Yesterday, I shaved all of my hair off. Here is that story.
I want you to honestly believe me when I say that for the last few months I’ve toyed with the idea of shaving my hair. This was partly a “carpe diem” moment, but also one about which I talked a big game. I did it. The weather in Ghana is more or less 90 degrees Fahrenheit, and I don’t need to explain to you all about Florida summers. We’re lucky if we’re wearing pants come November. So as part of the longest summer of my life, I had to do what could easily be the one time in my life I take a buzzer to my scalp.
My hair was a good few inches down my chest, and finally at the length where I could braid it nicely. Yet, with all of the walking, sweating and general dirtiness that I dealt with, I never felt like I looked good here. I called up my friend from Idaho that I met here, and he went with me to the nearest barbershop. Coming out of campus, there’s a traffic light, but the main road keeps going into East Legon if you go straight through the intersection. Without even walking a block, I approached “Chill Barber Shop” with a faded poster of Ludacris. This was the place. I walked in, and two men were just sitting on their chairs watching dubbed Bollywood soap operas. I said I wanted to shave my head. One guy explained that the barber was out buying stuff, but he’d call me within the hour, so I left my number and we ventured off.
Walking around East Legon in the daytime was nice. I bought a “hanky” for the sweat, since everyone around here has one. That was a good 50 pesewas spent. I woman was selling bras on the side of the road, bootleg dvds, you name it, you could find it there. I got a fruit cocktail drink to get out of the heat for a little bit, but then just as promised, I got the call “This is the barber. You have to come now.”
This was definitely the experience of a lifetime. I swear the barber looked exactly like a smaller (less buff) version of Lafayette on True Blood. His name is Enoch, and he has nicer nails that I’ll ever have, but that’s beside the point. He first tried to take the buzzer to my head, then tried just hacking away at my ponytail. Neither of which really worked. Eventually he figured out a technique, all while the same Bollywood soap was playing the background. A few people stopped and stared, and I’m pretty sure that they didn’t know I was a woman because I had the cover up over my clothes. Oh well, that wasn’t the only time I was mistaken for a man yesterday. I’m glad Idaho went with me though – at least for moral support. We weren’t really doing much yesterday anyway.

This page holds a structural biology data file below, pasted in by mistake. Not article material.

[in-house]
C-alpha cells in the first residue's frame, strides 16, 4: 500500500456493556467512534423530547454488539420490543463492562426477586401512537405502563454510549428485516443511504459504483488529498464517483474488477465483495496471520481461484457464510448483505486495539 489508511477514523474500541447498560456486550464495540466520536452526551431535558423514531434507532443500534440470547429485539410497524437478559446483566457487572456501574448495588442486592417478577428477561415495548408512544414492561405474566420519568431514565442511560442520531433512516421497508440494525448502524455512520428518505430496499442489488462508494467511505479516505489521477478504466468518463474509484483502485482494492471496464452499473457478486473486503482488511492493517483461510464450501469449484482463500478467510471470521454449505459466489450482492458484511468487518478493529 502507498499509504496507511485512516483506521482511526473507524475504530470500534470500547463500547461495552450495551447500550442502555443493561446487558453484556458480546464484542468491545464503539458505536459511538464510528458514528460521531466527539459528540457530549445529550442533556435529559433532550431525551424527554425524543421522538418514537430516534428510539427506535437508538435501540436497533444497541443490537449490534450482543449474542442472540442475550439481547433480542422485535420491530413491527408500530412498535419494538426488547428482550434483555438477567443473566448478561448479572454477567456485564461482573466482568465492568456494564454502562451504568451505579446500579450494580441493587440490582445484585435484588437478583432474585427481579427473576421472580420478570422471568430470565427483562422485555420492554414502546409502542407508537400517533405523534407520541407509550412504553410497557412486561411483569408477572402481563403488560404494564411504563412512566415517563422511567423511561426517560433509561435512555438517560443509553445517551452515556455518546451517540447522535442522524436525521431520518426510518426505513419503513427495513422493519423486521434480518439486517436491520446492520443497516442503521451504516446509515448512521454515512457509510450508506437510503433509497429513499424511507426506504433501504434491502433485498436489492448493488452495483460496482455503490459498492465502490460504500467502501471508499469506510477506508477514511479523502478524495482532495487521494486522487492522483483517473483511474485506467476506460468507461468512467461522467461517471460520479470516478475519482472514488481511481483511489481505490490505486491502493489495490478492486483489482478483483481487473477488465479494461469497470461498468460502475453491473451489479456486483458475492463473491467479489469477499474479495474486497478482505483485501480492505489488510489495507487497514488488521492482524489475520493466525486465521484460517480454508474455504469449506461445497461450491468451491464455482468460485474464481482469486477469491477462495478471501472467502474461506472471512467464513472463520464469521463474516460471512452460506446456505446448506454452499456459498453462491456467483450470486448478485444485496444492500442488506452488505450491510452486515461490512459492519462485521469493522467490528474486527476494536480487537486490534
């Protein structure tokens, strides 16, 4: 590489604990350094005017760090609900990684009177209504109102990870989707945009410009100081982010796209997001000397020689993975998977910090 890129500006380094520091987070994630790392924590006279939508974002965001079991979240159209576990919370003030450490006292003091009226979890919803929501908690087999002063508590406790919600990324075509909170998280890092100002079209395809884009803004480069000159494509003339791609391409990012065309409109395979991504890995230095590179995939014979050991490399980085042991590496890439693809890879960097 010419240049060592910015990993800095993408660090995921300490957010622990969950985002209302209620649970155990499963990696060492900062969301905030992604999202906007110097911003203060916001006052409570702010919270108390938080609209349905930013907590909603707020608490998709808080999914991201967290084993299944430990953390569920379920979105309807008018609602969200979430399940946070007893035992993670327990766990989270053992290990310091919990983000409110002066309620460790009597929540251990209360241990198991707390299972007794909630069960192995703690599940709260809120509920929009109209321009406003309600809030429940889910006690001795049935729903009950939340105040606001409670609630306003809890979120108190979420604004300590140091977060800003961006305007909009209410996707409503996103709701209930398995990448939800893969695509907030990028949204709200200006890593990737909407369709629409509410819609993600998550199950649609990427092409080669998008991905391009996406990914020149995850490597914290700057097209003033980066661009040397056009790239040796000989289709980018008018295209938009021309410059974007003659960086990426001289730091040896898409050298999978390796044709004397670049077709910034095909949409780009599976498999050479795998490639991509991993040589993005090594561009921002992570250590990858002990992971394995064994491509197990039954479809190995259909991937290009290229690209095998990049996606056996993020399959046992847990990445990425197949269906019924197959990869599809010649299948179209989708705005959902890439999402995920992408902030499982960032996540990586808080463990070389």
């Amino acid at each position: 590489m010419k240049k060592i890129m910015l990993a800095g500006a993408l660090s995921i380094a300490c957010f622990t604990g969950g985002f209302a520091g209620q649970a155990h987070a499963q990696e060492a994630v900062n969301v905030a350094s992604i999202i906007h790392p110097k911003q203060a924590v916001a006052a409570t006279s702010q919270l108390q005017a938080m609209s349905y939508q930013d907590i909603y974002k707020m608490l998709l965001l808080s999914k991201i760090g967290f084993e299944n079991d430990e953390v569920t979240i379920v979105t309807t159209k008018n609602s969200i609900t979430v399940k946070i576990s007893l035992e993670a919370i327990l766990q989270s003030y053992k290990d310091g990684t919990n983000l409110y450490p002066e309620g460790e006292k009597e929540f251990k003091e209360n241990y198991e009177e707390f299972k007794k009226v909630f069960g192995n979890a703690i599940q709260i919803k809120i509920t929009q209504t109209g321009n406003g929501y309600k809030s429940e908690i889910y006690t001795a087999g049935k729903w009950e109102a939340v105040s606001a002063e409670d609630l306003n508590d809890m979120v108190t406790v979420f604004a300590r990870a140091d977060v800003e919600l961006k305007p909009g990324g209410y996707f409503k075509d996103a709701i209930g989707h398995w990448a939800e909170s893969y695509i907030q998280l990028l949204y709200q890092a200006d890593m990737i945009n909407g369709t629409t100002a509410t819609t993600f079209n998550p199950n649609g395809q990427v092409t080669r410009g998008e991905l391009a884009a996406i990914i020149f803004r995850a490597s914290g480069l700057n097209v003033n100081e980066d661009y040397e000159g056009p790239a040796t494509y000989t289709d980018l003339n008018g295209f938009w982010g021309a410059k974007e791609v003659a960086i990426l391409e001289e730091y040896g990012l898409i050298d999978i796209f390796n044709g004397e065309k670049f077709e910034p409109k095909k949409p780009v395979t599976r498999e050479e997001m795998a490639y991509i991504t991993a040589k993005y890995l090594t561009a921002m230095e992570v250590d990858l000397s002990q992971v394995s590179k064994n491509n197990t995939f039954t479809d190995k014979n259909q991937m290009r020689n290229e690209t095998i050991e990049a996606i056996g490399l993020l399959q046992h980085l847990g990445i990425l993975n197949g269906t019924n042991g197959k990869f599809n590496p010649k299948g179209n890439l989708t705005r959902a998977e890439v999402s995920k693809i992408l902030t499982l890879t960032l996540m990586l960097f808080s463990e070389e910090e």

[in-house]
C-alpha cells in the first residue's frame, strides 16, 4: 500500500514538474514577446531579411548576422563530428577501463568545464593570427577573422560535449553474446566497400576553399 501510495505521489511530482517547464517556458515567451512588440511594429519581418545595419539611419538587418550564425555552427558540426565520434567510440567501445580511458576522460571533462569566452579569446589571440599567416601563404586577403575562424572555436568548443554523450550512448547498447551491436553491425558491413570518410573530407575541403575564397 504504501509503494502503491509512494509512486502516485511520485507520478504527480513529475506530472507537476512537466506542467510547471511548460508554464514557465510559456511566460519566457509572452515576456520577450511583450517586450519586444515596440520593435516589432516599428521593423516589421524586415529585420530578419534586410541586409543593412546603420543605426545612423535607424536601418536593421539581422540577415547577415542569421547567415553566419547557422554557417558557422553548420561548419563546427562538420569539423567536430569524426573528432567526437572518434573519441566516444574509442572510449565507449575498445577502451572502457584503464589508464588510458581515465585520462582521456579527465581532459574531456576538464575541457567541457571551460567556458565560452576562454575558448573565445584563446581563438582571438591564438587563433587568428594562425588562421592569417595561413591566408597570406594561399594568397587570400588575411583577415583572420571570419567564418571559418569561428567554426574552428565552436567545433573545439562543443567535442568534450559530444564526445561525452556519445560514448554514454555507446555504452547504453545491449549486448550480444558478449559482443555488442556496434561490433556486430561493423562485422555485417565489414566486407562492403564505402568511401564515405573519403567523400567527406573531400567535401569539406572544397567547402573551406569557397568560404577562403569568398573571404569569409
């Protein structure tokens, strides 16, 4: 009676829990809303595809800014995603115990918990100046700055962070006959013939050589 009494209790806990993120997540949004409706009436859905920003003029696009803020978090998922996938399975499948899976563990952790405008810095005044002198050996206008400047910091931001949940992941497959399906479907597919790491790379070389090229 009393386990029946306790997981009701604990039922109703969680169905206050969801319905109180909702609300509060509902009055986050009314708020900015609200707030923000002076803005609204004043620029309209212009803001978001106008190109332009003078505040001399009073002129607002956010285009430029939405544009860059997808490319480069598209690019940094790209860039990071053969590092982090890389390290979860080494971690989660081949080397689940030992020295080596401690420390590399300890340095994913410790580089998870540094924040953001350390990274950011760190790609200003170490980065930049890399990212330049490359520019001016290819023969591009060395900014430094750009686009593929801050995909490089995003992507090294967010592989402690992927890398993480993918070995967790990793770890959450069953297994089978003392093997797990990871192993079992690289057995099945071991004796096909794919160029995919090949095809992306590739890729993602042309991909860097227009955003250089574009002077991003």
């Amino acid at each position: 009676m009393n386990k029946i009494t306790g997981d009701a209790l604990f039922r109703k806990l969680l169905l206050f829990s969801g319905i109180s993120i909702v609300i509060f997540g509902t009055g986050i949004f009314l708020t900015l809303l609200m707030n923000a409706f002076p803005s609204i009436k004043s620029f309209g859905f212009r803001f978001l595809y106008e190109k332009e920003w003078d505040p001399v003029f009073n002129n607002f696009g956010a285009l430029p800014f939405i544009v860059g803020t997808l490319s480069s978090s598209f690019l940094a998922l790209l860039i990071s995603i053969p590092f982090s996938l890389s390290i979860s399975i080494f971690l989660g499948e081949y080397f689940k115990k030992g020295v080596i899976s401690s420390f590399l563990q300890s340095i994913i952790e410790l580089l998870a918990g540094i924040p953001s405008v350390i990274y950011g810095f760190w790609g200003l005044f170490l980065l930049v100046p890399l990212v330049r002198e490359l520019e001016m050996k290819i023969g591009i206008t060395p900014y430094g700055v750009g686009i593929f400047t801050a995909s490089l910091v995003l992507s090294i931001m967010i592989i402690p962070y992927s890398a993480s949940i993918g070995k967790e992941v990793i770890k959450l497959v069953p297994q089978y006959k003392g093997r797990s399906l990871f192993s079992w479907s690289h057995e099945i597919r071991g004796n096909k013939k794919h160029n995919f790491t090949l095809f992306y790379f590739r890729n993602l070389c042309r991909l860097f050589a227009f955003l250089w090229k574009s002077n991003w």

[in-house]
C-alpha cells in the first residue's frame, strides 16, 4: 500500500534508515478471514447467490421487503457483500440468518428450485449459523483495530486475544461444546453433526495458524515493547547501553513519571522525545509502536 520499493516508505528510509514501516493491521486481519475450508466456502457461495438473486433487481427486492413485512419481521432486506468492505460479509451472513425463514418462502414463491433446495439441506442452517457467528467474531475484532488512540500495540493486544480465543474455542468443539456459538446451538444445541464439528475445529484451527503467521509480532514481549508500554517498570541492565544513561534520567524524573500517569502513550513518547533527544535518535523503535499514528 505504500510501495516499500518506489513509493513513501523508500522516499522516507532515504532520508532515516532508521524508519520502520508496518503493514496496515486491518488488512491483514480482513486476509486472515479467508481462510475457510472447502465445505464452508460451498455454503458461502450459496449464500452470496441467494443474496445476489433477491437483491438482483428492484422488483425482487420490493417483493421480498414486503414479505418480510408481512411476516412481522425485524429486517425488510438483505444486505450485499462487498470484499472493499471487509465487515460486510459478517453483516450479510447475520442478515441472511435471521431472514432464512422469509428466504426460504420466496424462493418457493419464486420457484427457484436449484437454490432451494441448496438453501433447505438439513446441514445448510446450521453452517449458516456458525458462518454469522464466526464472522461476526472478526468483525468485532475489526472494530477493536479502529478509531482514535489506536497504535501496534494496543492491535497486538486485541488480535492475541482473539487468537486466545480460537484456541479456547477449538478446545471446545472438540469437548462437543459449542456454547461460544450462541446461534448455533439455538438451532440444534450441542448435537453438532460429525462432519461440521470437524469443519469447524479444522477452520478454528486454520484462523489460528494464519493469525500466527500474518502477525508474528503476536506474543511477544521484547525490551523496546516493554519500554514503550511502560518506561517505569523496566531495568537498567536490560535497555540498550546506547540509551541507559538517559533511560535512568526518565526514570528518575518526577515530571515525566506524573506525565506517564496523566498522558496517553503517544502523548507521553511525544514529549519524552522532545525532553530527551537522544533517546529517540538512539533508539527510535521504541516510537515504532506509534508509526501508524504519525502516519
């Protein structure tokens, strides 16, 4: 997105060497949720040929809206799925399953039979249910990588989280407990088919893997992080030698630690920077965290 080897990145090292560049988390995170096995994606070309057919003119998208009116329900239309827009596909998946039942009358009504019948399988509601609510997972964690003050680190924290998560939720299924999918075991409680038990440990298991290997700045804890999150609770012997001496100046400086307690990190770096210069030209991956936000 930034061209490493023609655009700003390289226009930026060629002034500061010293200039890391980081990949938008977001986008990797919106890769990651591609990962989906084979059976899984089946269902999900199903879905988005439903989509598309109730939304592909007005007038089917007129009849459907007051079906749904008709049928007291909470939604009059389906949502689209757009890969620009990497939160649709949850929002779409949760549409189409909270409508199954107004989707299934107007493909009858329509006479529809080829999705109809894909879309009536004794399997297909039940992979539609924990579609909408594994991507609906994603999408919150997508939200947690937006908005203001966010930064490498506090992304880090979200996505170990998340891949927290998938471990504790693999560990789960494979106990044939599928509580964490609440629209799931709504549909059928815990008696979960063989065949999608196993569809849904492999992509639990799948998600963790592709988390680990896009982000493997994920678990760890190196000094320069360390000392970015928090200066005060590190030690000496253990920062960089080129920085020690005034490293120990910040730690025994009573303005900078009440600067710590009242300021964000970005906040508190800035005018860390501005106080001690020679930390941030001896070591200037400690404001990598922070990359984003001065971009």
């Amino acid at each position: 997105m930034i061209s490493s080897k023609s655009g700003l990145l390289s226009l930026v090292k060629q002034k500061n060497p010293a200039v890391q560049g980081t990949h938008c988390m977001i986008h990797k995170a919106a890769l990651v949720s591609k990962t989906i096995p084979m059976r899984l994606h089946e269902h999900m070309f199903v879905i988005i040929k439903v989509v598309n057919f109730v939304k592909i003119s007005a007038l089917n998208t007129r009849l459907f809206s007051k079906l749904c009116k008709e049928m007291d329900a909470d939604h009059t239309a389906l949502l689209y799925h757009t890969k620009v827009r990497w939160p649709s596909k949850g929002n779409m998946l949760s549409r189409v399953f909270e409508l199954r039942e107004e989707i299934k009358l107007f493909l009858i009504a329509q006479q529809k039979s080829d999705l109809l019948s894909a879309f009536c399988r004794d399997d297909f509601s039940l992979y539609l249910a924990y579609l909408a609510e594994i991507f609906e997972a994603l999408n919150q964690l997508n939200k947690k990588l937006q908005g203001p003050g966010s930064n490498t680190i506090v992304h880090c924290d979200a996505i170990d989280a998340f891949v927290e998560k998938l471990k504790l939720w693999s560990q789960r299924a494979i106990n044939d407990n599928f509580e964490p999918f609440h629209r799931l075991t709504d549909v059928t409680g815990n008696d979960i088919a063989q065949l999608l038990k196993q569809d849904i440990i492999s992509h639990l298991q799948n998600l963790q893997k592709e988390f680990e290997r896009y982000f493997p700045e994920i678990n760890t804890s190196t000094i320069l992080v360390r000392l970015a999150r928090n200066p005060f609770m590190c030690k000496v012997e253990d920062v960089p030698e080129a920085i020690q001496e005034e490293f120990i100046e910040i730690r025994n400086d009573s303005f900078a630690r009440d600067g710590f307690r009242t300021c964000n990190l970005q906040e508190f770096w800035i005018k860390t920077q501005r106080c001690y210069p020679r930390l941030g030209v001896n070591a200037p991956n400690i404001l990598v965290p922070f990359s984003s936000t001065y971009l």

Enoch was really careful, almost to the point that I’m pretty sure that the number of times he’s cut a white man’s hair could fit on his fingers. I asked for a mohawk, and he was a little confused, but I said “just like yours,” and I think he got the message. It turned out great, and I can feel the wind on my head. It’s amazing. I actually put on a jacket when I woke up this morning. The only real shame is that I bought some shampoo before I decided I’d actually go through with it, but that was only 5 cedi.
I asked him how much I owed him, and he said 4 cedi (2-3 dollars). I laughed and gave him 5. Everyone says that he probably sold my hair afterwards, but I don’t mind. Perhaps I should have donated it, but it’s too late now. When I went to the mall, the pharmacist jokingly asked why I didn’t give it to her. I’m pretty sure that the African girls are pretty confused about why I’d chop it all off, but I have my reasons.
I’ve gotten a range of reactions, from a woman in the bathroom at the mall asking if I was a lady, to my fellow obruni saying that he’s proud of me. A lot of girls said that they wouldn’t be able to pull it off, but honestly, I’m sure they could if they really wanted to try.
I’ll take a proper picture soon!